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In-depth reviews

Peugeot 308 hatchback - Engines, drive & performance

The 308 strikes a balance between fun handling and comfort on bumpy roads

Carbuyer Rating

4.0 out of 5

Owners Rating

4.0 out of 5

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Engines, drive & performance Rating

4.0 out of 5

The Peugeot 308 isn’t the most fun car of its type to drive, nor is it the most comfortable, but it falls into a happy middle ground between the two. It’s not as enjoyable on a twisty road as a Ford Focus, nor is it as smooth over a bumpy road as a Skoda Octavia, but it’s comfy and enjoyable enough for almost anyone.

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Even our top-spec car on its big 18-inch wheels wasn’t uncomfortable; you could merely feel the state of the tarmac beneath you. Cheaper models come with smaller wheels and more tyre sidewall, so should be slightly softer.

On UK roads, we found it to be more engaging than the latest DS 4, with impressive poise and body control. Its compact steering wheel also makes the car feel agile, with just a flick of the wrist required for most corners. There’s not an awful lot of feel through the wheel, as is the case with many modern cars.

The 308 is smooth at speed on the motorway and the interior stays quiet too, so it’s a good companion for long trips. If you’re only planning to do short journeys, the hybrid version is best as its low-speed electric-only running means it’s very relaxing; it’s ultra-quiet in traffic.

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We found the brakes to be surprisingly grabby, making it really difficult to slow down or stop smoothly. This was the case when we let the adaptive cruise control adjust the car’s speed, too.

Peugeot 308 petrol engines

Peugeot's 1.2-litre PureTech three-cylinder engine is used in many other models including the Citroen C4, and like that car, a mild-hybrid version of the same unit was later introduced for 2024. The standard unit has 131bhp and as with the majority of versions of the 308, is only available with an eight-speed automatic gearbox. As well as being more economical, the mild-hybrid gets an increased output of 134bhp thanks to assistance from an electric motor, and instead gets a six-speed automatic transmission.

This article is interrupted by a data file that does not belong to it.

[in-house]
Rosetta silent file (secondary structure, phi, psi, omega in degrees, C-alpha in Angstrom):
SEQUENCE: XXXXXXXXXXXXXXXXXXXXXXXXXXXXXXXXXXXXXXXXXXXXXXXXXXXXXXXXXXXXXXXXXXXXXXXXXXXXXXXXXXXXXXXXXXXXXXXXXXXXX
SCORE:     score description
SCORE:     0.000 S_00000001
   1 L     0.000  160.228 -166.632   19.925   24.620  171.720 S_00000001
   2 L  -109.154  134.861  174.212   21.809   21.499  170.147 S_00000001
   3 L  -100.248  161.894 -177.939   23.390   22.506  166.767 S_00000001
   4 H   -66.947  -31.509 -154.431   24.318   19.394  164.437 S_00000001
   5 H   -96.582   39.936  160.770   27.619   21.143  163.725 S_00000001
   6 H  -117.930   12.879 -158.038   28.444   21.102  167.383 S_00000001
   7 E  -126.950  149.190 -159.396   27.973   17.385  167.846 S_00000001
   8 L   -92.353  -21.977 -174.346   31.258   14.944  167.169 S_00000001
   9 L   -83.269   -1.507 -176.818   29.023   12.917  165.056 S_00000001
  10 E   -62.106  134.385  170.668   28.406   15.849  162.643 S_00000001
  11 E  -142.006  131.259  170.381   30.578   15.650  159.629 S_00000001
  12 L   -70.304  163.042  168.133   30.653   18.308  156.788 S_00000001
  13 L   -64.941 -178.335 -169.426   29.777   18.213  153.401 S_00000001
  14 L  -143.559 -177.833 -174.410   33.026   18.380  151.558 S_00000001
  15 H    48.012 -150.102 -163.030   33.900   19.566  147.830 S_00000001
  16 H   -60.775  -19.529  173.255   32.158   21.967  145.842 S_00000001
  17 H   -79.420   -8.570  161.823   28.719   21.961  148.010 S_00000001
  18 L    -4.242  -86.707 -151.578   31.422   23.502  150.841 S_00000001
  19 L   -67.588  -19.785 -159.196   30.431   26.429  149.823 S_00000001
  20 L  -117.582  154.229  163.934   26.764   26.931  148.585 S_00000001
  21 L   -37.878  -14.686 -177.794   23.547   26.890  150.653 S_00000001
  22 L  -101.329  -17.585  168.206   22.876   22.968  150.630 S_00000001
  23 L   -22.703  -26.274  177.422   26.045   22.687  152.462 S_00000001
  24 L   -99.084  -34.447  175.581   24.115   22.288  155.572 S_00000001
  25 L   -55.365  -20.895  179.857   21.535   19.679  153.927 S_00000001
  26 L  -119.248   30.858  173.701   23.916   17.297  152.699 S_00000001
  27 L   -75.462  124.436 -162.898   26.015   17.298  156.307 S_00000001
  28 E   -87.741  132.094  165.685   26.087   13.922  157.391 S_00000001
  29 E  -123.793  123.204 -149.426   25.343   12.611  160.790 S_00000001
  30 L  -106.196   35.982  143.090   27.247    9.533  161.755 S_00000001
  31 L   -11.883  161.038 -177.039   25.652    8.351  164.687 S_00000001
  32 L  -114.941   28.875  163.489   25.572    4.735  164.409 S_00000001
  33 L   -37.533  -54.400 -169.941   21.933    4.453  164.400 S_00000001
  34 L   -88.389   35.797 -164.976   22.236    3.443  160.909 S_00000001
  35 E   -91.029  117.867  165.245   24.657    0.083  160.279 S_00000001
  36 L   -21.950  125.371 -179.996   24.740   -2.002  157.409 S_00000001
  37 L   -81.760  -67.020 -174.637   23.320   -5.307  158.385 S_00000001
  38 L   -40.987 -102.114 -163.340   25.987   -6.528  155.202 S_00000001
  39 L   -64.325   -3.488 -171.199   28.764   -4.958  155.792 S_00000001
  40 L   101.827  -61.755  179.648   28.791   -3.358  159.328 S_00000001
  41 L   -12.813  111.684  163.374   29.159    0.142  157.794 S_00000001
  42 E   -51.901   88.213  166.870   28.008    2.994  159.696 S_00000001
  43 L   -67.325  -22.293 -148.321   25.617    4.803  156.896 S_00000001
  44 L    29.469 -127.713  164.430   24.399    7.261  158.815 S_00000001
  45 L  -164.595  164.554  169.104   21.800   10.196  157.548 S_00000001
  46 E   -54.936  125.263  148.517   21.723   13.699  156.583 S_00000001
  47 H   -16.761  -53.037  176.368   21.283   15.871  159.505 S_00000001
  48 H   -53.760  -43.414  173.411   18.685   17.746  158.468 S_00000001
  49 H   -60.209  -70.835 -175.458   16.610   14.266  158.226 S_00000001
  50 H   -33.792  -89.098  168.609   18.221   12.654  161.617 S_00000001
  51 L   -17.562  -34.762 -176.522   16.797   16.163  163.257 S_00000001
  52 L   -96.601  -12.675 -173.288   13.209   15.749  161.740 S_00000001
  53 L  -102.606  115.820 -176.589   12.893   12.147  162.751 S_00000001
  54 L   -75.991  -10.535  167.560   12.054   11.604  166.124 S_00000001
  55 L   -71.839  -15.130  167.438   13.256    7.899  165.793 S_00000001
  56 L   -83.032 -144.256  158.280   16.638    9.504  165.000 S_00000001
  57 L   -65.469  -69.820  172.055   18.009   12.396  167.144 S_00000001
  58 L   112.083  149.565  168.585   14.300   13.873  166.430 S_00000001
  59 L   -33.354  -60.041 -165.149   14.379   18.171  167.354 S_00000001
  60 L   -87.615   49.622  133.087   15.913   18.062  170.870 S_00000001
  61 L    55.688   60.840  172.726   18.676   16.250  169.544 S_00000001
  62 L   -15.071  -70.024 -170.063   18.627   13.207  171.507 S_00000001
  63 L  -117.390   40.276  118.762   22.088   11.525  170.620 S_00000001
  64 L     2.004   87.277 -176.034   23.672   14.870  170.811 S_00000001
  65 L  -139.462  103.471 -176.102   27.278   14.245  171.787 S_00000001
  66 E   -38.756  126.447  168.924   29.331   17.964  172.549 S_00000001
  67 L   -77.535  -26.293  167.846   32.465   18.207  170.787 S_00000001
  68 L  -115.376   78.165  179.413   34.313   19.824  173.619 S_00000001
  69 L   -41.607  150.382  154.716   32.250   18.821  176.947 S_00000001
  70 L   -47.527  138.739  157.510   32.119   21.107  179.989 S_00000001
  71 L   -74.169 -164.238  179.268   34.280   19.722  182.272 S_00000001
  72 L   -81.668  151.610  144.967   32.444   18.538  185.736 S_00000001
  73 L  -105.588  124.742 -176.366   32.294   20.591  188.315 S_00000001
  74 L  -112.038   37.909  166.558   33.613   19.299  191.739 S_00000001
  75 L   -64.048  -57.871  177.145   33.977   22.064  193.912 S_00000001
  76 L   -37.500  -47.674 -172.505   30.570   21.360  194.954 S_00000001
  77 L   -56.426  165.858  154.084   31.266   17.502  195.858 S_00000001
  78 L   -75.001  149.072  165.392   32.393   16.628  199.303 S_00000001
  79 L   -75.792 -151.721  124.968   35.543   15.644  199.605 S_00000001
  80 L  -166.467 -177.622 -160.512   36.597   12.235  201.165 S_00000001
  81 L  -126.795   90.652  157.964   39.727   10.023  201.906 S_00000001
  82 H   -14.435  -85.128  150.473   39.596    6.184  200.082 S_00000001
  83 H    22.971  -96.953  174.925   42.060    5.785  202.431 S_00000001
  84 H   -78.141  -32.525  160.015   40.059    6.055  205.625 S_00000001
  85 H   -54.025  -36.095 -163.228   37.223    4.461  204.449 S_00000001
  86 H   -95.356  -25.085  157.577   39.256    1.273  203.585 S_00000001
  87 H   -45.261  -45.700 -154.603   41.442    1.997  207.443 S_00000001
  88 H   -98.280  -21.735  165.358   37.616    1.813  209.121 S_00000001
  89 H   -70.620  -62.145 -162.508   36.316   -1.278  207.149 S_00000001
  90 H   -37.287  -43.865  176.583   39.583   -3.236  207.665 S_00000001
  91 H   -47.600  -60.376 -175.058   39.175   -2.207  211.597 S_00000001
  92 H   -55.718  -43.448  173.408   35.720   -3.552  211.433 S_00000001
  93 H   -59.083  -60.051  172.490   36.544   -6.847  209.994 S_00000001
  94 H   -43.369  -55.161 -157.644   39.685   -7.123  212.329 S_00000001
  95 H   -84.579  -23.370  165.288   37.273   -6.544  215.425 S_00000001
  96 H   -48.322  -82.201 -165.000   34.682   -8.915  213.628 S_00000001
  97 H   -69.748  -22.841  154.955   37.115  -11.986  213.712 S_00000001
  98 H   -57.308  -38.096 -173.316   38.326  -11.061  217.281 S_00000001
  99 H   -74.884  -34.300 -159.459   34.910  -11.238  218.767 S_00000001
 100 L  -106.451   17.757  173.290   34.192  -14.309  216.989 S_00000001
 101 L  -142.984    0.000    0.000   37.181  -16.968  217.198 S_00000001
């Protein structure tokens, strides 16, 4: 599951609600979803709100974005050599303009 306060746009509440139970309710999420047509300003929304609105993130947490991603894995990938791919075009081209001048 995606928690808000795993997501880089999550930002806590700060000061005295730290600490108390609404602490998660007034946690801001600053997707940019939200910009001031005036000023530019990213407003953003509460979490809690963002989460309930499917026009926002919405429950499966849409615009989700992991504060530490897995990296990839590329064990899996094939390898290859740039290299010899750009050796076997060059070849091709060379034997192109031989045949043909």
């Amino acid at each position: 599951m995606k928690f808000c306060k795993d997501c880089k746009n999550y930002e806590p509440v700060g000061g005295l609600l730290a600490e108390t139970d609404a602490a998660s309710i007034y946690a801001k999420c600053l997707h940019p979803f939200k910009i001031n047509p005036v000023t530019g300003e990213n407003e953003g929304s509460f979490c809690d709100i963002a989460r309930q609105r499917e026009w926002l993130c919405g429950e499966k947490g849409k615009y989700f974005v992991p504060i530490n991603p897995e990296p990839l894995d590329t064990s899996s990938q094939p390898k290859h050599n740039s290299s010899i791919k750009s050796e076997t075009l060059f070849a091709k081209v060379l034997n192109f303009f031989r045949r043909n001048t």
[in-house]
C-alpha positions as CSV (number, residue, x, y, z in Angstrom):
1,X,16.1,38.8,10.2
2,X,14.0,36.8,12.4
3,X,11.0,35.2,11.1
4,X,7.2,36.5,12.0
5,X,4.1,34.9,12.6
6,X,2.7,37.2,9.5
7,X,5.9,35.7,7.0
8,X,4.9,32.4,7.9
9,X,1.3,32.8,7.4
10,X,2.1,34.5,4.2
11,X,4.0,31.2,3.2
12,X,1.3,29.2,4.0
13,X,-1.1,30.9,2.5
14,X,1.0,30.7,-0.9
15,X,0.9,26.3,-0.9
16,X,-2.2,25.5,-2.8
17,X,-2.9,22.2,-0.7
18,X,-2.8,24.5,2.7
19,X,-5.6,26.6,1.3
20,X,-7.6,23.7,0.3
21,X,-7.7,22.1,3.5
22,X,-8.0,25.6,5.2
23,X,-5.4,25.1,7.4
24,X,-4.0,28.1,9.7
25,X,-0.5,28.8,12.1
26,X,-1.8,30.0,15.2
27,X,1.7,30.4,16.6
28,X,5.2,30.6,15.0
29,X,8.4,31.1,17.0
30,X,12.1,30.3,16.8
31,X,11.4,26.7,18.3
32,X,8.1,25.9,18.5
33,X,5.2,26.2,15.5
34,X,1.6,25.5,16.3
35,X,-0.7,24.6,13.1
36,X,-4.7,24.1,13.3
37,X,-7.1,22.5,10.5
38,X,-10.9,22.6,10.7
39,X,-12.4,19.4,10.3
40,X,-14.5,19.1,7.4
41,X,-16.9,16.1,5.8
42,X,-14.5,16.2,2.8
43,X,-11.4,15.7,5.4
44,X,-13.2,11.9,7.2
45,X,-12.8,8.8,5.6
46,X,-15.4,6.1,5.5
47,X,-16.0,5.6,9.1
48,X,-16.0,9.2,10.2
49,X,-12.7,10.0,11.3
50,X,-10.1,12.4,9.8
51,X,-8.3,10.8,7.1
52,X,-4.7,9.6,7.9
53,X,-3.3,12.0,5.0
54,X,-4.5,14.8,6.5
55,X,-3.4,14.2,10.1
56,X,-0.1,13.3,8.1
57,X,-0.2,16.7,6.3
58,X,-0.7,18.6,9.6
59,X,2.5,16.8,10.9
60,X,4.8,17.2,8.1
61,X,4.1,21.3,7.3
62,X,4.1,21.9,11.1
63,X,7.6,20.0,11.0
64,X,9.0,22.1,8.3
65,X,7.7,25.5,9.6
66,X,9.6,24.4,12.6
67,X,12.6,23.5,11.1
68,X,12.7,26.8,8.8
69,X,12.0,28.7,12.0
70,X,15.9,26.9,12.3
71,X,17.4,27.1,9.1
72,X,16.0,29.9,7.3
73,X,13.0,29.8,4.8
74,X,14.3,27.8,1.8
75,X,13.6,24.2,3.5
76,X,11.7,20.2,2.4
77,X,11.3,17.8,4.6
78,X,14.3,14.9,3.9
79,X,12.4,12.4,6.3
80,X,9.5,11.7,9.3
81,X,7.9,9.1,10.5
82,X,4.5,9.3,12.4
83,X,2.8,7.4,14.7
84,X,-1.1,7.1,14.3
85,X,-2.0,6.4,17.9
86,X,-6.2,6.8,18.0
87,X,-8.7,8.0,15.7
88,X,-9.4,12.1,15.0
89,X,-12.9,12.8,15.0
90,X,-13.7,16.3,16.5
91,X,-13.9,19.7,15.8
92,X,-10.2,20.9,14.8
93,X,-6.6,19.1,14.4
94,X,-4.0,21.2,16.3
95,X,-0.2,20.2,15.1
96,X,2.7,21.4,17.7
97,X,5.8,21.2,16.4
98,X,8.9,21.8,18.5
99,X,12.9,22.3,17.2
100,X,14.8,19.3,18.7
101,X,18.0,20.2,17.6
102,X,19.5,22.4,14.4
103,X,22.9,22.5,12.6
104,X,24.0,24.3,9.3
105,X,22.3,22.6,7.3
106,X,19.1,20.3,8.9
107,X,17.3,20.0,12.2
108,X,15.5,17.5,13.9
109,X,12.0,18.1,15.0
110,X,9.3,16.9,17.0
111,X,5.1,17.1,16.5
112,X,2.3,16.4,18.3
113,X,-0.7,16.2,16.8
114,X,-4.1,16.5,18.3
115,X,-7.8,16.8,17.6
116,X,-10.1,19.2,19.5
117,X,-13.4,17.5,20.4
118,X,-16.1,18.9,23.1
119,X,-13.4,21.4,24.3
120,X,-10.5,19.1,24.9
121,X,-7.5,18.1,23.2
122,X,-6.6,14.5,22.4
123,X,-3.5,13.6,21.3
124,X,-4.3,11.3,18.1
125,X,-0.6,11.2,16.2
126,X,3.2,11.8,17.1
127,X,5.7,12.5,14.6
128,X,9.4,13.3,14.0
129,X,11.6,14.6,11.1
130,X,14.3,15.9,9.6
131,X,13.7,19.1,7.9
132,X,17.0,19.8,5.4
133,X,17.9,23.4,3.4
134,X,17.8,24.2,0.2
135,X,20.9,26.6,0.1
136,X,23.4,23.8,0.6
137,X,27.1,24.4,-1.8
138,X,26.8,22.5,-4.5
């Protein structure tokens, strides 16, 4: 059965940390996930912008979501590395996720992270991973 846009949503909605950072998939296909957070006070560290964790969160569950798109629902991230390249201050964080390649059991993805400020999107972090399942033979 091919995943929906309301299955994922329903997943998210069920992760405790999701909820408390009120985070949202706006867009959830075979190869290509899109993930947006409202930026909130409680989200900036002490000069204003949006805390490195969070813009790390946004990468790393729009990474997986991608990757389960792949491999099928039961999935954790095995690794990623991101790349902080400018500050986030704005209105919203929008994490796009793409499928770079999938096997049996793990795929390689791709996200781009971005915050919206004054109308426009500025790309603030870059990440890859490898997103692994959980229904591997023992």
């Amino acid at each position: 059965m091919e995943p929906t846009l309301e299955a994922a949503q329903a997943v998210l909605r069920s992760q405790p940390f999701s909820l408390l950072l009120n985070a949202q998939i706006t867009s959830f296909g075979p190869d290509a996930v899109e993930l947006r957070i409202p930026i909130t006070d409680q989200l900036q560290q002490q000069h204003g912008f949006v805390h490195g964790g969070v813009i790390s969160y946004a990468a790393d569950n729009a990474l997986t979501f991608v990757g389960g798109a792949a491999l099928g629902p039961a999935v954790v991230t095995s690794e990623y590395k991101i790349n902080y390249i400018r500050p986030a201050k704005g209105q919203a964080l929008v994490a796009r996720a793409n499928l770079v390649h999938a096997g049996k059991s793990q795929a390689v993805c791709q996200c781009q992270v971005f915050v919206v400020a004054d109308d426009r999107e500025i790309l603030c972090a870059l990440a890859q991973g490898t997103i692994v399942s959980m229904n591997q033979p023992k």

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When the car is stationary and when you’re cruising, the standard petrol engine stays nice and quiet, but it’s a bit noisier than the small petrol engines in the SEAT Leon and Volkswagen Golf. It provides adequate rather than sparkling performance, but feels a little more lethargic than its 9.7-second time suggests. It’s fairly punchy from low revs so you don’t have to rev it too much. 

The automatic gearbox is smooth enough for the most part, although at low speeds it can be a little abrupt - though this is also true in the DSG automatic in the VW Golf, SEAT Leon and Skoda Octavia. If you use the manual paddles to override the gearbox, the changes are noticeably quicker than in the Golf. You may want to do that from time-to-time, because in some modes the gearbox holds onto gears for a little too long.

Diesel engines

The 1.5-litre diesel engine has the same 131bhp as the 1.2-litre petrol, however, 0-62mph takes 10.6 seconds, so it’s not as quick in a sprint.

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Another big change is that the diesel now comes fitted with Peugeot’s eight-speed automatic gearbox as standard. This has quite sluggish shifts in the car’s Eco and Normal driving modes, but Sport sharpens things up quite a bit.

Hybrid engine

There are two versions of the plug-in hybrid on sale, using an electric motor and a 1.6-litre petrol engine with a combined output of 178bhp (badged 180) or 222bhp (badged 225).

Drive it on purely electric power – say for the average daily commute – and the 308 will transport you in near-silence. This makes it especially relaxing to drive, and it remains quiet even at motorway speeds. Floor the accelerator to speed up, however, and there's a loud and coarse sound when the petrol engine is working hard, which is a shame because the added boost of the electric motor gives the 308 a reasonable turn of speed. Overall, though, the plug-in hybrid model is well worth your consideration.

Electric version

Peugeot produces an electric version of the 308 badged the E-308, which we've reviewed separately. Zero tailpipe emissions mean it sits in the lowest BiK (Benefit-in-Kind) tax bracket for company-car owners, and VED (road tax) is free until 2025. Unfortunately, as every E-308 costs over £40,000, they incur an extra annual fee of £390 for the first five years. The E-308 can do up to 257 miles on a charge of its 54kWh battery.

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Charlie writes and edits news, review and advice articles for Carbuyer, as well as publishing content to its social media platforms. He has also been a regular contributor to its sister titles Auto Express, DrivingElectric and evo. As well as being consumed by everything automotive, Charlie is a speaker of five languages and once lived in Chile, Siberia and the Czech Republic, returning to the UK to write about his life-long passion: cars.

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